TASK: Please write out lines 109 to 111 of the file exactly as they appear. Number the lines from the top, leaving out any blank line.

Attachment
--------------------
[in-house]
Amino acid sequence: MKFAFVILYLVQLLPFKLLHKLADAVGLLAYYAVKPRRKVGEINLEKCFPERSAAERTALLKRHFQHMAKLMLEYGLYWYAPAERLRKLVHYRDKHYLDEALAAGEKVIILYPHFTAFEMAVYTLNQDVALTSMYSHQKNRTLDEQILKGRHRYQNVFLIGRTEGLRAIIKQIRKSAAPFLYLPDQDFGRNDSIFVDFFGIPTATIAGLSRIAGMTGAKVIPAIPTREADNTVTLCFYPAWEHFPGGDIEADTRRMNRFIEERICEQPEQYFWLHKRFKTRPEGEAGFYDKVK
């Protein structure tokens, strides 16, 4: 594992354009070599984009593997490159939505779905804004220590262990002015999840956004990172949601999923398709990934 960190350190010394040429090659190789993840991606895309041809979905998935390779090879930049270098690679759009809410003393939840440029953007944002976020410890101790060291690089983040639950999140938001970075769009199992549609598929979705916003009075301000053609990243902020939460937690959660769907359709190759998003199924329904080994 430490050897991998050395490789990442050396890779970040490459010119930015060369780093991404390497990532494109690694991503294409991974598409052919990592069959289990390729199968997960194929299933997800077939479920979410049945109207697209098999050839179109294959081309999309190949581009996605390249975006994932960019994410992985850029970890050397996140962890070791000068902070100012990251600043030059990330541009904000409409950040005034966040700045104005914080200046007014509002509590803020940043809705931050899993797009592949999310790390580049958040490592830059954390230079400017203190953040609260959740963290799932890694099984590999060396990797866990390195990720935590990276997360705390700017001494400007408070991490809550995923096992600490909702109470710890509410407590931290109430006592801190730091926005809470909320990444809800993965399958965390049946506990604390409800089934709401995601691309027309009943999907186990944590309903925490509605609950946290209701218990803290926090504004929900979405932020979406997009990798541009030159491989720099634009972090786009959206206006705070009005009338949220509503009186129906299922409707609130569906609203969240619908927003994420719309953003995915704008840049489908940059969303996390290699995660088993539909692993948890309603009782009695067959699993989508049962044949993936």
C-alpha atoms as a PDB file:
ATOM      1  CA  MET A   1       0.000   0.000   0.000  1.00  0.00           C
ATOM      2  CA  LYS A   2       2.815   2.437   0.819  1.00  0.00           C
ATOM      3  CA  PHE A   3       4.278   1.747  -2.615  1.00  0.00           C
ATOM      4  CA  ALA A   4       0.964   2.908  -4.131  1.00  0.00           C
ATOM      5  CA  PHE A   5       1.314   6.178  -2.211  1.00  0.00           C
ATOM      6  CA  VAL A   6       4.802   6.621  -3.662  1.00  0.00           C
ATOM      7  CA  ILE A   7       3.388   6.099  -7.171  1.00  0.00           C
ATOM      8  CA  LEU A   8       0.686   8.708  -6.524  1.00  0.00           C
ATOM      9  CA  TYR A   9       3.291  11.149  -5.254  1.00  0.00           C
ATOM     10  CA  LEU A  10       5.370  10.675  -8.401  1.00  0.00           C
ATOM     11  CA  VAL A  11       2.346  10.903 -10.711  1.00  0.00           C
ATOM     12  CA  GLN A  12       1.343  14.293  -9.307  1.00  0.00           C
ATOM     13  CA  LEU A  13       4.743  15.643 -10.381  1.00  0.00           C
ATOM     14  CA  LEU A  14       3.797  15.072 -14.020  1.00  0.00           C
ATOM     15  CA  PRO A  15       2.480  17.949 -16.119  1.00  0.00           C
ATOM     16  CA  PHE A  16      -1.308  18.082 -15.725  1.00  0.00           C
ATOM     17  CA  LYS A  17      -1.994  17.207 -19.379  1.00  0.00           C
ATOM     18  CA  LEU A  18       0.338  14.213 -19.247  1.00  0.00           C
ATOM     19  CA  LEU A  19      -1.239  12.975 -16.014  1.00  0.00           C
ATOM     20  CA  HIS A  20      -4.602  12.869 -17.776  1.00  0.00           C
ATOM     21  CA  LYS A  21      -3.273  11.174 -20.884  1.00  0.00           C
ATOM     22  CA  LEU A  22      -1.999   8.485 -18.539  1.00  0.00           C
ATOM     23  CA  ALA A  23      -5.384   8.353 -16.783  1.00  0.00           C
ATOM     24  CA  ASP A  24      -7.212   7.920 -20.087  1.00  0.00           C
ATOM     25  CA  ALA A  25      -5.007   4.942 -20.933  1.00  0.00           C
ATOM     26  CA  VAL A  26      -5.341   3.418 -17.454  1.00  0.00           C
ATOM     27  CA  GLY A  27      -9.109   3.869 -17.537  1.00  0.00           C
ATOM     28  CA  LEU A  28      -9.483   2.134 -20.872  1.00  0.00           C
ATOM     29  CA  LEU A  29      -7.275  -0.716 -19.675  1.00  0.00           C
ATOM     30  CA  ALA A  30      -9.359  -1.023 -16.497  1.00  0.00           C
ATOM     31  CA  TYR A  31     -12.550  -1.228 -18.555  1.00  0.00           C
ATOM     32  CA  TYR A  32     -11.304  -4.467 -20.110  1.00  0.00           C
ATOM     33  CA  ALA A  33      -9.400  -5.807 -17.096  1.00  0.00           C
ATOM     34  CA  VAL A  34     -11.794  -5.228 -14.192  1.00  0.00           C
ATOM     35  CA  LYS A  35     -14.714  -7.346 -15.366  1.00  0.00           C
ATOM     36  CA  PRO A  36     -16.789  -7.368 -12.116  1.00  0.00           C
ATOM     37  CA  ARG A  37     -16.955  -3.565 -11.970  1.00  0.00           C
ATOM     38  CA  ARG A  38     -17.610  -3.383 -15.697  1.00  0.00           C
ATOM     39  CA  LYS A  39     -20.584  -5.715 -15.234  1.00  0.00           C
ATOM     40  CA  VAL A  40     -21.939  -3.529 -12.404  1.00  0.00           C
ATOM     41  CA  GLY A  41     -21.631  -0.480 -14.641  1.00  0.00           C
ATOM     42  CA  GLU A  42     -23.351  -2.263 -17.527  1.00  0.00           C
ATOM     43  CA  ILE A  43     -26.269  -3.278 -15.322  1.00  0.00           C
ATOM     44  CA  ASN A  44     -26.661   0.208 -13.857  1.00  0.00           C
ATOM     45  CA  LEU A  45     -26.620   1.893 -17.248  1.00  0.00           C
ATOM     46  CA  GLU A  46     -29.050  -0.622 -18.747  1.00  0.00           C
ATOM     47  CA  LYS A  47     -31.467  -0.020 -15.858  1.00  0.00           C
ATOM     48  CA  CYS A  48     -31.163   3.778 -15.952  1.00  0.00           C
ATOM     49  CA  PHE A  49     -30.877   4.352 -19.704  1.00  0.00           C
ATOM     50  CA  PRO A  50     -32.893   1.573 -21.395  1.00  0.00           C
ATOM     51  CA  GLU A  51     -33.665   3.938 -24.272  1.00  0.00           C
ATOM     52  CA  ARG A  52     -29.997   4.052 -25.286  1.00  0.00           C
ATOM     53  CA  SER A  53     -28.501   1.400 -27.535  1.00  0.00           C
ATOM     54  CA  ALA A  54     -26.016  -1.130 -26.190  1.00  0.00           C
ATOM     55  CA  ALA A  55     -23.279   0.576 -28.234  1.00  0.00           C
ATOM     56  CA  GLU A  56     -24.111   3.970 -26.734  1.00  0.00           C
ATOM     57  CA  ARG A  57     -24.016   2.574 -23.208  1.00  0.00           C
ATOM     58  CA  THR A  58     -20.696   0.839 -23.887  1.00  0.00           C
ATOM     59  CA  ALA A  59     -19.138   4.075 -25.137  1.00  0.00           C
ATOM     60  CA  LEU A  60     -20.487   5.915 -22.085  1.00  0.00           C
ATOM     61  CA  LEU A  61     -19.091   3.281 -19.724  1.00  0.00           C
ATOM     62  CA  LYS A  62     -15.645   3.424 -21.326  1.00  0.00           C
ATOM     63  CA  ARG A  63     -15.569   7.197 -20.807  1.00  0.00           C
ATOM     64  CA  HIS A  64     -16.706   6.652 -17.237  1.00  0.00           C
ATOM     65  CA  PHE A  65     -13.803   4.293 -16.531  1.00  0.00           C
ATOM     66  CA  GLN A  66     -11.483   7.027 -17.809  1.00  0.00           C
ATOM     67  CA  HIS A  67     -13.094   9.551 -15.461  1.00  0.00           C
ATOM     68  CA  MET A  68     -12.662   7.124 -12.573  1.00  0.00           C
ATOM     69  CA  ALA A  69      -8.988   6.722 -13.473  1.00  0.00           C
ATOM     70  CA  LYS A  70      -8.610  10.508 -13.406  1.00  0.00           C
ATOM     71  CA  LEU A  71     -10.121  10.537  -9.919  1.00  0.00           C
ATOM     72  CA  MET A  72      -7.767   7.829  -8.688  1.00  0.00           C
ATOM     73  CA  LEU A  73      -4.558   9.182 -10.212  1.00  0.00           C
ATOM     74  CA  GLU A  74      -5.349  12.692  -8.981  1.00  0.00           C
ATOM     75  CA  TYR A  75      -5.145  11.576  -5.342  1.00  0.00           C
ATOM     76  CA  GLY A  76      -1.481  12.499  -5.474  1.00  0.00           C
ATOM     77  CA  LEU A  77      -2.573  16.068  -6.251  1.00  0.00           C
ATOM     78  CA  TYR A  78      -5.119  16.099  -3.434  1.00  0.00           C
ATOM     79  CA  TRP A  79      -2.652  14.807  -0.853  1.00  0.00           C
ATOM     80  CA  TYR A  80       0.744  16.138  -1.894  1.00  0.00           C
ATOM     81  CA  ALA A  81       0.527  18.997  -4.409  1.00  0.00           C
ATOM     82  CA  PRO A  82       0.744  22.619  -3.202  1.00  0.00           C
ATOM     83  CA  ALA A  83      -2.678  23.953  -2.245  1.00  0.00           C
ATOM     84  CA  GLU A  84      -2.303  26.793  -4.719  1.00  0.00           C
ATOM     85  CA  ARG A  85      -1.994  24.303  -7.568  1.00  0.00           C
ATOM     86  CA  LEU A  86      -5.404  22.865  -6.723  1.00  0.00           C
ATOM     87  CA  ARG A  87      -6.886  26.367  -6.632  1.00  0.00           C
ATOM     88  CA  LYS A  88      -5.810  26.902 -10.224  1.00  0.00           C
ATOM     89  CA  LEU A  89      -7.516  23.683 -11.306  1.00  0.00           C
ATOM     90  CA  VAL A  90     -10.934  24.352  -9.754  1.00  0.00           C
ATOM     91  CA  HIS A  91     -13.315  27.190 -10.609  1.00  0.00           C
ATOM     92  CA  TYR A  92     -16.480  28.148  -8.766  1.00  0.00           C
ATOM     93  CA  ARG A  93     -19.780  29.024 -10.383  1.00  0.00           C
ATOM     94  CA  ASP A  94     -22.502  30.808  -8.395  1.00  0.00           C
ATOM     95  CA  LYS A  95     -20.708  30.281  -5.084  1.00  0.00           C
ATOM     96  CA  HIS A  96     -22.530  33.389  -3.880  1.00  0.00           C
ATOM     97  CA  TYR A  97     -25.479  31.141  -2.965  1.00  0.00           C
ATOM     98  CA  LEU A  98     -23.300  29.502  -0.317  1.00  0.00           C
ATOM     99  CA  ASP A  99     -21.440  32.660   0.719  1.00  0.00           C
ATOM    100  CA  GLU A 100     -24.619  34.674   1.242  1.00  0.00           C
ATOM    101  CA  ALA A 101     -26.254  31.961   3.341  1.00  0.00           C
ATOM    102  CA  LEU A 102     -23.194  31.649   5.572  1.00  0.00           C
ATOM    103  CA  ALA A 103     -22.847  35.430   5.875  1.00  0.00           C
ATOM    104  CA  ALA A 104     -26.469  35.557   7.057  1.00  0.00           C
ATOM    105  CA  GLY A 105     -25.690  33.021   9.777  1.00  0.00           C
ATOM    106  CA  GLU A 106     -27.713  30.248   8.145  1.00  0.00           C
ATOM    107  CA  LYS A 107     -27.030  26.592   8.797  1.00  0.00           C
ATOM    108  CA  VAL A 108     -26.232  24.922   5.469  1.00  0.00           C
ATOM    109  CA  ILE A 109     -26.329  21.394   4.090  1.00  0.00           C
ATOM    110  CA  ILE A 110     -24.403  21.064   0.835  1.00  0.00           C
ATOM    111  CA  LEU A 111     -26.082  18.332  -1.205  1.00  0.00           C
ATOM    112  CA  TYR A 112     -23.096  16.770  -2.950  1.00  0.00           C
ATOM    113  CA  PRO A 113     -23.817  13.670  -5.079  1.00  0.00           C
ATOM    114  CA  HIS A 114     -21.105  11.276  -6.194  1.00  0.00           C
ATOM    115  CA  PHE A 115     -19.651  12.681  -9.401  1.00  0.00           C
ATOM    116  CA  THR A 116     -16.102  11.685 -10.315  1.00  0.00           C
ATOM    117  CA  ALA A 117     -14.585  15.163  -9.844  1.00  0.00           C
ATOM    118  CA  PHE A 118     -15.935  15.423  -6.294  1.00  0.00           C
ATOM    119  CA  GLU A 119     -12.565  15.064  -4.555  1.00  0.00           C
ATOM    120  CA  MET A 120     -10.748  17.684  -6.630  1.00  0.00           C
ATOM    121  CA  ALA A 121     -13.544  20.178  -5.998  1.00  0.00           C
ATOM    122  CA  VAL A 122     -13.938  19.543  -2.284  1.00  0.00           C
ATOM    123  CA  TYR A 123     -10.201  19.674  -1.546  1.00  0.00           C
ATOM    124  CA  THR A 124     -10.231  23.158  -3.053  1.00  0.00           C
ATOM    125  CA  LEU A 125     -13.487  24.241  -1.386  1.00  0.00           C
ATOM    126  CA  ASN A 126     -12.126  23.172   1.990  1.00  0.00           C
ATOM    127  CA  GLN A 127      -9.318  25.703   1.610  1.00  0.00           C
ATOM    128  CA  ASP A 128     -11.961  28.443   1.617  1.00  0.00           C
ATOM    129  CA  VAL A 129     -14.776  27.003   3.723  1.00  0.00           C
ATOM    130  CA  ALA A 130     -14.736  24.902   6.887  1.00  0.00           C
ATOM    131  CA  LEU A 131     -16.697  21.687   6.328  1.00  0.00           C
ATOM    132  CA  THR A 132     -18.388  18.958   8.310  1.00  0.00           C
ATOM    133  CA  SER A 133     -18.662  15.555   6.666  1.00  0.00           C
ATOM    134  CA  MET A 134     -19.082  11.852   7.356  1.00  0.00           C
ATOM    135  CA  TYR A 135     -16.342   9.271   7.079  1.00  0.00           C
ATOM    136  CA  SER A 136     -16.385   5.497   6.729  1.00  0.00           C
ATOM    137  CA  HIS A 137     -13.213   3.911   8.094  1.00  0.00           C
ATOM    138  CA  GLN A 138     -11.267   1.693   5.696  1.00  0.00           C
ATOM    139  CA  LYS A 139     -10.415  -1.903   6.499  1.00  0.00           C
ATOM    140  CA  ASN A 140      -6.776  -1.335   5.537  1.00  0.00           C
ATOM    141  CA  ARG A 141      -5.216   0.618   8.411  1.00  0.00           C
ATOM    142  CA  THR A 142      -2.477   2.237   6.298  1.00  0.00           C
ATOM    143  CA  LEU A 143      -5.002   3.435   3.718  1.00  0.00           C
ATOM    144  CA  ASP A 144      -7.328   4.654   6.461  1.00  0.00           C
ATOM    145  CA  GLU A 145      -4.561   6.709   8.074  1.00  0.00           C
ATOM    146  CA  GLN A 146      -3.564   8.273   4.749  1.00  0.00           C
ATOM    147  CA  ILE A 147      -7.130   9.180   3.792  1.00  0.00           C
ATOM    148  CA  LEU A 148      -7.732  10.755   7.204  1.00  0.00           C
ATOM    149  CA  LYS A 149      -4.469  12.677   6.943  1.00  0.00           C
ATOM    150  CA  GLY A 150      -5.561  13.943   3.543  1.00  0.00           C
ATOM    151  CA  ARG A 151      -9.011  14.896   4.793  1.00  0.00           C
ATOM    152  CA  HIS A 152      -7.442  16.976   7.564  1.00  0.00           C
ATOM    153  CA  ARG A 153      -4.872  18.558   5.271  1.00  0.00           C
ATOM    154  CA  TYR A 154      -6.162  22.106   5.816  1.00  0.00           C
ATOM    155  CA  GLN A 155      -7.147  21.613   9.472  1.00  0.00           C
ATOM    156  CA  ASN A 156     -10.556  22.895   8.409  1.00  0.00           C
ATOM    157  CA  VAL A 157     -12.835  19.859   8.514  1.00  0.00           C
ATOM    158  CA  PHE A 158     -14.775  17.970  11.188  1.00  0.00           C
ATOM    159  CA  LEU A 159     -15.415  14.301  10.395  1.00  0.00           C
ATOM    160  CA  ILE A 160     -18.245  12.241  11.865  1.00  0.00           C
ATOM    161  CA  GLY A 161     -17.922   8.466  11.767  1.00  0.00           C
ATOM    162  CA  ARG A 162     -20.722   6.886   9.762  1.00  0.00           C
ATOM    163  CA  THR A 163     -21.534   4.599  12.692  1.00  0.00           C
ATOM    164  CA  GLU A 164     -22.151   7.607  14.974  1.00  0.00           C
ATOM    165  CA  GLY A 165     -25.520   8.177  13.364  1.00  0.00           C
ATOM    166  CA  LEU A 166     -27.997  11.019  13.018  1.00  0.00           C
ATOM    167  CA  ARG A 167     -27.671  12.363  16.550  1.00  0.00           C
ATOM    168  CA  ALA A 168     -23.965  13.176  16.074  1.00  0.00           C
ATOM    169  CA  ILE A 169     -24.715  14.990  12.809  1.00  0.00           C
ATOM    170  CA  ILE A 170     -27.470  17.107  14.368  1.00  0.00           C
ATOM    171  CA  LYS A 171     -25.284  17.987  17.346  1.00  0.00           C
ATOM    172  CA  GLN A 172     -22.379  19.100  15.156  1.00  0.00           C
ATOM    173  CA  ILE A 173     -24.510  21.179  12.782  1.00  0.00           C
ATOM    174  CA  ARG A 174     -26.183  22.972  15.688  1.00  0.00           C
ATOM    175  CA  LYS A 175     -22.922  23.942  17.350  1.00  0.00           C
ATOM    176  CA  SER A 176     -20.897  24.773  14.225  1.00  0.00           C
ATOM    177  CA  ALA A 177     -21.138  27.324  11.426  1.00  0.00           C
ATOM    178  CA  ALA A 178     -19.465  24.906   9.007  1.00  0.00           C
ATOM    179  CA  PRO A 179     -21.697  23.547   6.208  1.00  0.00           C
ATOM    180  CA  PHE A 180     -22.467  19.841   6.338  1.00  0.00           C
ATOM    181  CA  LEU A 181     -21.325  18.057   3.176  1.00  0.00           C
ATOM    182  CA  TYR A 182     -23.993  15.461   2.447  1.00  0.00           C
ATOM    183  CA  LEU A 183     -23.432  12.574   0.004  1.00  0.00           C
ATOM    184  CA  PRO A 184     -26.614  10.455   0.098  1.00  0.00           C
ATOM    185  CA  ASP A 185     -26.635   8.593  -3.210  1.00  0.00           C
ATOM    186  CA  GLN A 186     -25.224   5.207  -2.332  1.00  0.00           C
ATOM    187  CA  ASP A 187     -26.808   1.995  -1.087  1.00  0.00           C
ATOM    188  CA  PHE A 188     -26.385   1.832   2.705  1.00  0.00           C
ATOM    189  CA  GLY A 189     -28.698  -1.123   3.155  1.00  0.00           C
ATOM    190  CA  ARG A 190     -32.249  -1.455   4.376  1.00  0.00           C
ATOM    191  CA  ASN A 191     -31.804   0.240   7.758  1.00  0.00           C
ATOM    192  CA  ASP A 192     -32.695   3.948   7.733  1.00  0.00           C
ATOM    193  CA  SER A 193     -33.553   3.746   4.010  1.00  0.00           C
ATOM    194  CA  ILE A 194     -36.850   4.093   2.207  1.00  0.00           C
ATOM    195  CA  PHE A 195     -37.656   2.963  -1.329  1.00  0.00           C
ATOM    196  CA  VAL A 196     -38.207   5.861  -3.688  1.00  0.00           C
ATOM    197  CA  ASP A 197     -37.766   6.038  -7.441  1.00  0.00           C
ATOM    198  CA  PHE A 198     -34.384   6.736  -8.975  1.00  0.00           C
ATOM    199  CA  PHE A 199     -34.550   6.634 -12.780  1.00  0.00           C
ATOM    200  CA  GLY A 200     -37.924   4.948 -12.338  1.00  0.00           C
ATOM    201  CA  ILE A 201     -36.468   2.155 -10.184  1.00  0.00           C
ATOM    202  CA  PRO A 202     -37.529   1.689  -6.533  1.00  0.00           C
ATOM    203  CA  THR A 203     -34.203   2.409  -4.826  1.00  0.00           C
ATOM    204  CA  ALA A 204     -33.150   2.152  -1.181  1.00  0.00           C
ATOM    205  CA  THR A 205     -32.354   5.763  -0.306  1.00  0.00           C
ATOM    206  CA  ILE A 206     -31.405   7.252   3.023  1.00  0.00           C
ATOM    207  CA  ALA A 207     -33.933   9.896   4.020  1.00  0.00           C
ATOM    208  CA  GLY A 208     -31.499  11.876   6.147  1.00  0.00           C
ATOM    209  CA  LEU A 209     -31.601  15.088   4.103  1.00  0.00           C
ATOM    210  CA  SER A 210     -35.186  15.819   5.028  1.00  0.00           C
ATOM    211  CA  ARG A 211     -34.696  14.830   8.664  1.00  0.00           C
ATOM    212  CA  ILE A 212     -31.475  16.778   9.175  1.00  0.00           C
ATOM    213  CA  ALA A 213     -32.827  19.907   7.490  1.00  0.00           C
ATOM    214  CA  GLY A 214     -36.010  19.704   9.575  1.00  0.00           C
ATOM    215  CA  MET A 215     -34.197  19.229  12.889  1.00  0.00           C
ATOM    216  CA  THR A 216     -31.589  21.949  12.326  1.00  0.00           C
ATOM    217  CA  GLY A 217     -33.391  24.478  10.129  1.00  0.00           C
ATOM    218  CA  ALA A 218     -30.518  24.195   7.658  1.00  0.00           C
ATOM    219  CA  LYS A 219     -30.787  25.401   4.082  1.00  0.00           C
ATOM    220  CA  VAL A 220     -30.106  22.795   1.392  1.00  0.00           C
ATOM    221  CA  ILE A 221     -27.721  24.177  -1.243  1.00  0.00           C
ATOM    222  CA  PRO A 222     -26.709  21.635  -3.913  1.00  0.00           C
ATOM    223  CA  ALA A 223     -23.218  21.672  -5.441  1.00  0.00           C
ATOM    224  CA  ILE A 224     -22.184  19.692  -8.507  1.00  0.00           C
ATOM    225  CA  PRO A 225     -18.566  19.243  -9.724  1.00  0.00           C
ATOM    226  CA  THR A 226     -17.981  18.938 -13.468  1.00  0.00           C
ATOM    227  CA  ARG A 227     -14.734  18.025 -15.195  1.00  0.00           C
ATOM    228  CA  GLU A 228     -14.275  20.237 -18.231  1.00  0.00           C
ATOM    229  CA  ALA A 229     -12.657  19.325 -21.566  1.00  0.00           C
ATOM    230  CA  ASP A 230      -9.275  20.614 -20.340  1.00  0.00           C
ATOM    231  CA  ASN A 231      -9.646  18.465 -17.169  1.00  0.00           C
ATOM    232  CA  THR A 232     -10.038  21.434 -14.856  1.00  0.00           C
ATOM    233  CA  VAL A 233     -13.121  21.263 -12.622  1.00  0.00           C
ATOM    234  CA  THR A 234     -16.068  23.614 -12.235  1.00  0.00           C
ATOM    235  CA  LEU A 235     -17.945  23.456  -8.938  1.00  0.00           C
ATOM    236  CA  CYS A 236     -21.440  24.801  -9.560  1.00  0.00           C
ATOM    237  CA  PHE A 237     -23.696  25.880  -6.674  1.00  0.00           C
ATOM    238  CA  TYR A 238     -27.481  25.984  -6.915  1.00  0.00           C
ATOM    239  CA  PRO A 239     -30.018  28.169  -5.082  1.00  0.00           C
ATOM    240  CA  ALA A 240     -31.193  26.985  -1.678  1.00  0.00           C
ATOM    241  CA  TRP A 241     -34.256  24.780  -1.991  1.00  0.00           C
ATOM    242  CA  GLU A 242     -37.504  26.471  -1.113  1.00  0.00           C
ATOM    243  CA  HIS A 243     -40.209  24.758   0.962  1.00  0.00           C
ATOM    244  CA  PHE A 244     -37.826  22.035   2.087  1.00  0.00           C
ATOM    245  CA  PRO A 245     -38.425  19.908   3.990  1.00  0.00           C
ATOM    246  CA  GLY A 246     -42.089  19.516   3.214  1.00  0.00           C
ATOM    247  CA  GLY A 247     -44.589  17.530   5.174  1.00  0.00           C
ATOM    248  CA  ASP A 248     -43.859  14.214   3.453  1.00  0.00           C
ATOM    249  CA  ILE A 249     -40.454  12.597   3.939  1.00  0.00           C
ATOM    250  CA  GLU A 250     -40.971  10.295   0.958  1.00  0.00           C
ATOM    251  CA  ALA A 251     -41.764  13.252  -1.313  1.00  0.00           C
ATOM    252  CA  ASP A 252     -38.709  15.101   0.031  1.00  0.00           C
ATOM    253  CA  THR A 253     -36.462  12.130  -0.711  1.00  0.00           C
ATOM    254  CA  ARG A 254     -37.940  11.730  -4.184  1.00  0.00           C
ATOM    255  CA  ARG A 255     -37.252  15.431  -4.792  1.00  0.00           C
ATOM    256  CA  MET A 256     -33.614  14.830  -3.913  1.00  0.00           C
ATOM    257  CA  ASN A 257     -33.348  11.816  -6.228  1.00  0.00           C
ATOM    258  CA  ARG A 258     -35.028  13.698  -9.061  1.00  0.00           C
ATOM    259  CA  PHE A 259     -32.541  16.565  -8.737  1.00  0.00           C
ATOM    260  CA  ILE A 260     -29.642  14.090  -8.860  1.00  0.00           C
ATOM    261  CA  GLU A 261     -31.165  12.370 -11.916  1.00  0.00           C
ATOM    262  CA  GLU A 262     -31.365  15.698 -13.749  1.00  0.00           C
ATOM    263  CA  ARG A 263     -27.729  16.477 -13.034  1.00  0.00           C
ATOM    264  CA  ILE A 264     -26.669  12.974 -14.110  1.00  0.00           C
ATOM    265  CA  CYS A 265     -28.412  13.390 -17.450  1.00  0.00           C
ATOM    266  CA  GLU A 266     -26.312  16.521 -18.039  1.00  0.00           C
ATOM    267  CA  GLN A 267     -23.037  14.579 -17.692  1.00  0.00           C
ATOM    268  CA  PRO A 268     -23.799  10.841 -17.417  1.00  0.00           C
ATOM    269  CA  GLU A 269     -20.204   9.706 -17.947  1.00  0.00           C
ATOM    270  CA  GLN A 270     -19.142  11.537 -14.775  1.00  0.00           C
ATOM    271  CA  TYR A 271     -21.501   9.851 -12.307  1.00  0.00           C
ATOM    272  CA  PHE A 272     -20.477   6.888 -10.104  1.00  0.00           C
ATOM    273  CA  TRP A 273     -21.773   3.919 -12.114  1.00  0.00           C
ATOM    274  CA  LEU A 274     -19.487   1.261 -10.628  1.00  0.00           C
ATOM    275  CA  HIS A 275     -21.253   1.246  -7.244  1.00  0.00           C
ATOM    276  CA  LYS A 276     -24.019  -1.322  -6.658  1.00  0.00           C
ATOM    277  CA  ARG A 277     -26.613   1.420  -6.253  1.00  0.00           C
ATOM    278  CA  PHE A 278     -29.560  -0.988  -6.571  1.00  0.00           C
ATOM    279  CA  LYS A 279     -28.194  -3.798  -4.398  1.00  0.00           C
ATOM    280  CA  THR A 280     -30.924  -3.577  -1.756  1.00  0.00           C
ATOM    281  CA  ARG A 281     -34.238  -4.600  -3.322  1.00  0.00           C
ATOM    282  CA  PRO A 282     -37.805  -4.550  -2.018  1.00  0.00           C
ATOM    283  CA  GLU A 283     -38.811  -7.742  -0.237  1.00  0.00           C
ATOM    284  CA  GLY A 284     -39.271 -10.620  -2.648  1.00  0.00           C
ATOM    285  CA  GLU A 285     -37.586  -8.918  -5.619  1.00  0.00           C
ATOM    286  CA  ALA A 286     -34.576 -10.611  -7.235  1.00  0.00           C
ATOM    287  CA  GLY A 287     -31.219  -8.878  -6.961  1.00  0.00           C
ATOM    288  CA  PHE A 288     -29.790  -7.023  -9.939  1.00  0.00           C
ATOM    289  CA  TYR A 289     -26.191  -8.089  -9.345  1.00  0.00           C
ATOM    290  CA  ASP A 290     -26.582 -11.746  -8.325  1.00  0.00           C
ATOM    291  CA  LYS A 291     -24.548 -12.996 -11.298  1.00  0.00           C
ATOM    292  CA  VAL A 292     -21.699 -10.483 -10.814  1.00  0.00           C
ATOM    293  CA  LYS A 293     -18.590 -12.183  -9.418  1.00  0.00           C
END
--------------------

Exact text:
ATOM    105  CA  GLY A 105     -25.690  33.021   9.777  1.00  0.00           C
ATOM    106  CA  GLU A 106     -27.713  30.248   8.145  1.00  0.00           C
ATOM    107  CA  LYS A 107     -27.030  26.592   8.797  1.00  0.00           C